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No emergency use, US FDA asks Bharat Biotech to obtain full approval

Ocugen, Bharat Biotech’s Covaxin partner in the US, “will no longer pursue an Emergency Use Authorization” of the vaccine in that country, the American clinical stage biopharmaceutical company told Nasdaq on Thursday.

Written by Prabha Raghavan | New Delhi |
June 12, 2021 4:56:01 am
Covaxin, Covaxin vaccine, Cowin, Delhi government, Covaxin stock in Delhi, Covaxin second dose in Delhi, Covaxin availability, Delhi news, india news, indian express"The unvaccinated population is still vulnerable and needs to follow Covid-appropriate behaviour," he added.

BHARAT BIOTECH’S efforts to receive fast-tracked emergency approvals for Covaxin in the US have faced a setback, with the American drug regulator recommending that the vaccine be put through the process for a full authorisation instead.

However, the decision to not consider Covaxin for Emergency Use Authorisation (EUA) in the US is unlikely to have any bearing on the WHO’s ongoing review of the Indian Covid vaccine for Emergency Use Listing (EUL), according to experts. It will also have “no bearing” on India’s own vaccination programme.

Ocugen, Bharat Biotech’s Covaxin partner in the US, “will no longer pursue an Emergency Use Authorization” of the vaccine in that country, the American clinical stage biopharmaceutical company told Nasdaq on Thursday.

The US Food and Drug Administration (FDA), in its feedback regarding Ocugen’s “master file” for Covaxin, had recommended that the company pursue a Biologics Licence Application (BLA) “instead of an EUA application”.

The FDA had requested “additional information and data” regarding the vaccine. Ocugen anticipates that data from an additional clinical trial will be required to support its submission for a BLA.

A BLA would take longer for Ocugen to receive compared with its initial expectations of an EUA, the application for which the company had been “close” to finalising for submission. “While this will extend our timelines, we are committed to bringing Covaxin to the US,” said Ocugen board chairman, co-founder and CEO Dr Shankar Musunuri.

“The application for Covaxin’s approval will now be added to a standard queue and it can take up to a year for it to receive a BLA. The documentation requirements are greater than that of an EUA application and the review process is lengthier, taking about six months or more,” said Massachusetts-based vaccine expert Dr Davinder Gill.

Bharat Biotech attributed the US regulator’s decision to “good” herd immunity and the fact that a “significant” percentage of the population in that country has been vaccinated. “On the sidelines of this, the US FDA had earlier communicated that no new emergency use authorization (EUA) would be approved for new Covid-19 vaccines,” it stated.

On May 25, the FDA had reissued its guidance on EUA for Covid vaccines, which includes a new section on how the agency intends to prioritise review of requests. This guidance alerts manufacturers that it may decline to review and process EUA requests “in cases where it is not feasible for FDA to verify the conduct of clinical trials, trial data integrity or manufacturing facility standards,” the agency said.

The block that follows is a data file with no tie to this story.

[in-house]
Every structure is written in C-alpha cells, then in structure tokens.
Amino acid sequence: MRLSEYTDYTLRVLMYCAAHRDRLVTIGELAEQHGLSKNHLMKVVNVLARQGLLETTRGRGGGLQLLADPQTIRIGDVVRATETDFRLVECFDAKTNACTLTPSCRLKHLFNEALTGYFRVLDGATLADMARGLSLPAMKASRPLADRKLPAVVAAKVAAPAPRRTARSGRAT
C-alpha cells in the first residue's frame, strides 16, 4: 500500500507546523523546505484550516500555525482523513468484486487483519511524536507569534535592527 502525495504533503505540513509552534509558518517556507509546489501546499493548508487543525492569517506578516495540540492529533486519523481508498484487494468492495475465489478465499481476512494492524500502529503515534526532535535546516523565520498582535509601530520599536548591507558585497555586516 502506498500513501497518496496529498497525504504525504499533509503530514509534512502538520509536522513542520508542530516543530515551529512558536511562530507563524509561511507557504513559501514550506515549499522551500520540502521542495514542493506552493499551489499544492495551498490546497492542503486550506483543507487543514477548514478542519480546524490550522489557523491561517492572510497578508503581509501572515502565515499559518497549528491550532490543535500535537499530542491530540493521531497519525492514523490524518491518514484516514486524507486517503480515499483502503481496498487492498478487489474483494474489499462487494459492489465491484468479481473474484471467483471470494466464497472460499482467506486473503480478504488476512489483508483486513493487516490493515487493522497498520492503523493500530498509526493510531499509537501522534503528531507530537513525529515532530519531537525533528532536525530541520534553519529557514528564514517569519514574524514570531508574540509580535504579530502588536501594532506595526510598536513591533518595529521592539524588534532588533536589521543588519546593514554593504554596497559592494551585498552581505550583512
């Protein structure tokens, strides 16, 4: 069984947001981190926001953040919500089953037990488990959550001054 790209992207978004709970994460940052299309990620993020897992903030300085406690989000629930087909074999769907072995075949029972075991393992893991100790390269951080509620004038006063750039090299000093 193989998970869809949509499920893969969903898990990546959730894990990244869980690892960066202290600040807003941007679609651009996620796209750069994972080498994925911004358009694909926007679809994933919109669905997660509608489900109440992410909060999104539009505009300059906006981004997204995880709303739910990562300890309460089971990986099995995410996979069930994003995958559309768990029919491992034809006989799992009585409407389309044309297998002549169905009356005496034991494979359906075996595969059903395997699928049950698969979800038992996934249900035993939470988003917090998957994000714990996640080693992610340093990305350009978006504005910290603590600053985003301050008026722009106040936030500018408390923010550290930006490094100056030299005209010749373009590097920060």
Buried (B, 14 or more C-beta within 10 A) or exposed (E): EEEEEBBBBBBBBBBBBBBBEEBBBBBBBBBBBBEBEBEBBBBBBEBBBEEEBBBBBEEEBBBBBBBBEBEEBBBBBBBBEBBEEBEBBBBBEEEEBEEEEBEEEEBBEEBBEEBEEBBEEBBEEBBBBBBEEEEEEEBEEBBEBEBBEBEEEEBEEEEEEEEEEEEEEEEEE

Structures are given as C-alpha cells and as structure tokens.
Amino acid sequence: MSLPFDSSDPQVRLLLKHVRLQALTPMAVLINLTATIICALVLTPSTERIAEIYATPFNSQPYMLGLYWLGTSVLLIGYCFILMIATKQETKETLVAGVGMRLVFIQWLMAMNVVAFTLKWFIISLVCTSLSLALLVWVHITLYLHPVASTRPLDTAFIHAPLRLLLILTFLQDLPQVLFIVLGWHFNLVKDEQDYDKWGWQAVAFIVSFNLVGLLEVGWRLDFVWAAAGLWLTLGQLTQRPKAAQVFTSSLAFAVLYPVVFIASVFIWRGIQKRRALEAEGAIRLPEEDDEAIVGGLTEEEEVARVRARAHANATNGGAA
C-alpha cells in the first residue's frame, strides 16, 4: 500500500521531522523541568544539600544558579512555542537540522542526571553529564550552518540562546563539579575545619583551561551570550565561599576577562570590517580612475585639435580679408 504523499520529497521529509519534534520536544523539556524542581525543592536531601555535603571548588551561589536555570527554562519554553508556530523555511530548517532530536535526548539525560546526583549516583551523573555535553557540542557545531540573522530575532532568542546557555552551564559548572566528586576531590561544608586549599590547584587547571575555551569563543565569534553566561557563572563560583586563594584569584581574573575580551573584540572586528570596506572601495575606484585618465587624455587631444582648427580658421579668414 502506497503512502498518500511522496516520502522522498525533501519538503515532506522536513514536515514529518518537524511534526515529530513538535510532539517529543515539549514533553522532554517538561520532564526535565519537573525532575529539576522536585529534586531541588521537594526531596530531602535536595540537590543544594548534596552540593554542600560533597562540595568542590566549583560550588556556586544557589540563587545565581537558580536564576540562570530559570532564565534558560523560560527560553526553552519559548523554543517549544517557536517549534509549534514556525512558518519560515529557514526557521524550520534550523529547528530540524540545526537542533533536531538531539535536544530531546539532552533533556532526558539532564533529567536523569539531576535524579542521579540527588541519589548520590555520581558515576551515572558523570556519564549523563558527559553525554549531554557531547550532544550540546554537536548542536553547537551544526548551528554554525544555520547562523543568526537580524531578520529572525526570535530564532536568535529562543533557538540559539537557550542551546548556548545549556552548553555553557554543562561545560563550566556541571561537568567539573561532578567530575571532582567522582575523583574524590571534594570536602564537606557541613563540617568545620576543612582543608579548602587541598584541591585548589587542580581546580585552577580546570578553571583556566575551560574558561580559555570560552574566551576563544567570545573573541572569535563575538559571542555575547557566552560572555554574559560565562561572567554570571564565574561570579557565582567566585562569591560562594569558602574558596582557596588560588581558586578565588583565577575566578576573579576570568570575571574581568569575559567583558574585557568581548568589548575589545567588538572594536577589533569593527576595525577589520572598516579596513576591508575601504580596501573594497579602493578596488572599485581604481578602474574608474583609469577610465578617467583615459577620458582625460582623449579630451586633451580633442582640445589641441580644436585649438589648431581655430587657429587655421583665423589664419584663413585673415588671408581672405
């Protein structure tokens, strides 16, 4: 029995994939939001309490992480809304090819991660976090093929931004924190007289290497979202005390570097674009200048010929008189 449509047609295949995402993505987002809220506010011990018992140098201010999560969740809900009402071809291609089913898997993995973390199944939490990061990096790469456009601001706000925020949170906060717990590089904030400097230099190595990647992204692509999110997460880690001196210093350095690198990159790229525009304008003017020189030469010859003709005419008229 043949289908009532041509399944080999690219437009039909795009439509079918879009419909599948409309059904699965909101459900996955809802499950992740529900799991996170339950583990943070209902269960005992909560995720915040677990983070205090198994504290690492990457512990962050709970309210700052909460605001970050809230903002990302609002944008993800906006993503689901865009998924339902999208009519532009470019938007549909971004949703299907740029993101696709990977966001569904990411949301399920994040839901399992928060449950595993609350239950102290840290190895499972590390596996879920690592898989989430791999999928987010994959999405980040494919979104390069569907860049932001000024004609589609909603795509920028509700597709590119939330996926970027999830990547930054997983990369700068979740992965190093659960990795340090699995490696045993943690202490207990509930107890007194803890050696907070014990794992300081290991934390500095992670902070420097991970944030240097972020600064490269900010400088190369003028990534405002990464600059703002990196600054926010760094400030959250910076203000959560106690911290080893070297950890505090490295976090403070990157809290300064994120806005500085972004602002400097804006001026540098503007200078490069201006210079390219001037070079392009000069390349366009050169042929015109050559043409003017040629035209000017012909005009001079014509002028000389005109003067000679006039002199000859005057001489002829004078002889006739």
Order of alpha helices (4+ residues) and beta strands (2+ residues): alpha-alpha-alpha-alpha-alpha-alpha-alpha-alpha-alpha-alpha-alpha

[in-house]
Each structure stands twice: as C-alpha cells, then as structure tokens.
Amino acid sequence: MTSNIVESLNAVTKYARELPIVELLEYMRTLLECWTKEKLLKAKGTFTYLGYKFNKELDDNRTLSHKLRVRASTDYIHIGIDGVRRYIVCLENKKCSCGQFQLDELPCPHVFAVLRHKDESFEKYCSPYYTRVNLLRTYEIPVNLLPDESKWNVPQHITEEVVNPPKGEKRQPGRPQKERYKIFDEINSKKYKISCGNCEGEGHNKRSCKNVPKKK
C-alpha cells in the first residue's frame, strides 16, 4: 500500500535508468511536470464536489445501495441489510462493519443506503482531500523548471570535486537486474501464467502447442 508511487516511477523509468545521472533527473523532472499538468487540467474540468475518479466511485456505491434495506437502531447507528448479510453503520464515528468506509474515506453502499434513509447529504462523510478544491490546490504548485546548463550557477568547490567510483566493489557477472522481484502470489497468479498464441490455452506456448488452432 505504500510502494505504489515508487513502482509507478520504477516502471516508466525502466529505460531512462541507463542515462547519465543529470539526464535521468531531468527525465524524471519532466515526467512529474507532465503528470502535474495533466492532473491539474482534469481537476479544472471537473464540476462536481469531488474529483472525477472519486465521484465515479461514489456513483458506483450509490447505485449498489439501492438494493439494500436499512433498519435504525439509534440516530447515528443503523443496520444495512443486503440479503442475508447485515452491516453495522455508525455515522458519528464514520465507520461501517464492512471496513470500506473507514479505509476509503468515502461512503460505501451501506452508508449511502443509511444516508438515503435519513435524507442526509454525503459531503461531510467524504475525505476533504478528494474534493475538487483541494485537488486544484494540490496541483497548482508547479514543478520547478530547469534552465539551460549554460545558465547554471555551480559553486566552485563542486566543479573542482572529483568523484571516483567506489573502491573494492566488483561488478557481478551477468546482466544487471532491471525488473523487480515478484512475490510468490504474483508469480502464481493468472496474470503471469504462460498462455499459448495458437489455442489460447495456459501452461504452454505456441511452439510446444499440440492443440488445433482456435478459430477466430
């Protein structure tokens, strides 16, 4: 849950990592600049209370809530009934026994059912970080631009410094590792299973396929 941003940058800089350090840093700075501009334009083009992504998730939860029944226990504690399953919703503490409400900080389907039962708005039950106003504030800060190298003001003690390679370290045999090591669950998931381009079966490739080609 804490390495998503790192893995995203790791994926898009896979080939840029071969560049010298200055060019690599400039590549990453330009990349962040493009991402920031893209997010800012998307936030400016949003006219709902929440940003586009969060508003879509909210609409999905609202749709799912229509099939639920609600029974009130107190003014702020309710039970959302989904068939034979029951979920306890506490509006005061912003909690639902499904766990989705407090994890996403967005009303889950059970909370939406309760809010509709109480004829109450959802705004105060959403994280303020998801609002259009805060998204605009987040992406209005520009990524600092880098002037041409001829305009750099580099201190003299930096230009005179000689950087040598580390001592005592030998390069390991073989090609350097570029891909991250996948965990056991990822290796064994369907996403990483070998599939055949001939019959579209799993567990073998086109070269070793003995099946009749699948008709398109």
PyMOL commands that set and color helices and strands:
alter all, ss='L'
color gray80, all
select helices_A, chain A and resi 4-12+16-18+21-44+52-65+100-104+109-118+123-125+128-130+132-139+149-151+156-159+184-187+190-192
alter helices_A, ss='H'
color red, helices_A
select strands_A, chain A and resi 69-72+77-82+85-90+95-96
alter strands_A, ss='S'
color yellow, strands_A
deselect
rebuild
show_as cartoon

“When FDA assesses investigational Covid-19 vaccines for use under EUA, FDA’s review includes: stringent evaluation of product quality, including a determination that the facilities producing the product meet appropriate standards; evaluation of the conduct of clinical trials; and assessment of trial data integrity,” stated the FDA’s guidance document.

The document added that it may need to “further prioritize” among the EUA requests it receives for Covid vaccine candidates, given the need to address urgent public health priorities.

“For the remainder of the current pandemic, FDA may decline to review and process further EUA requests other than those for vaccines whose developers have engaged in an ongoing manner with the Agency during the development of their manufacturing process and clinical trials program as described in this guidance…,” stated the document.

Bharat Biotech’s application for an EUL at the WHO, however, is different from that for an EUA at the FDA. The American regulator’s decision, which has not raised any red flags about the data submitted for an EUA, is not expected to impact the Hyderabad vaccine maker’s expected timeline to receive an EUL between July and September 2021.

“The WHO process is independent of the FDA,” said vaccine expert Dr Gagandeep Kang, Professor at The Wellcome Trust Research Laboratory at Christian Medical College-Vellore’s Division of Gastrointestinal Sciences.

According to the WHO website, only vaccines that have completed proper phase 2b and phase 3 trials, and have been approved by the reference National Regulatory Authority (NRA), can submit applications for an EUL.

Bharat Biotech had first received restricted emergency permission from the Central Drugs Standard Control Organization (CDSCO) following clinical trials in India. This includes a large-scale phase 3 trial on over 25,000 participants.

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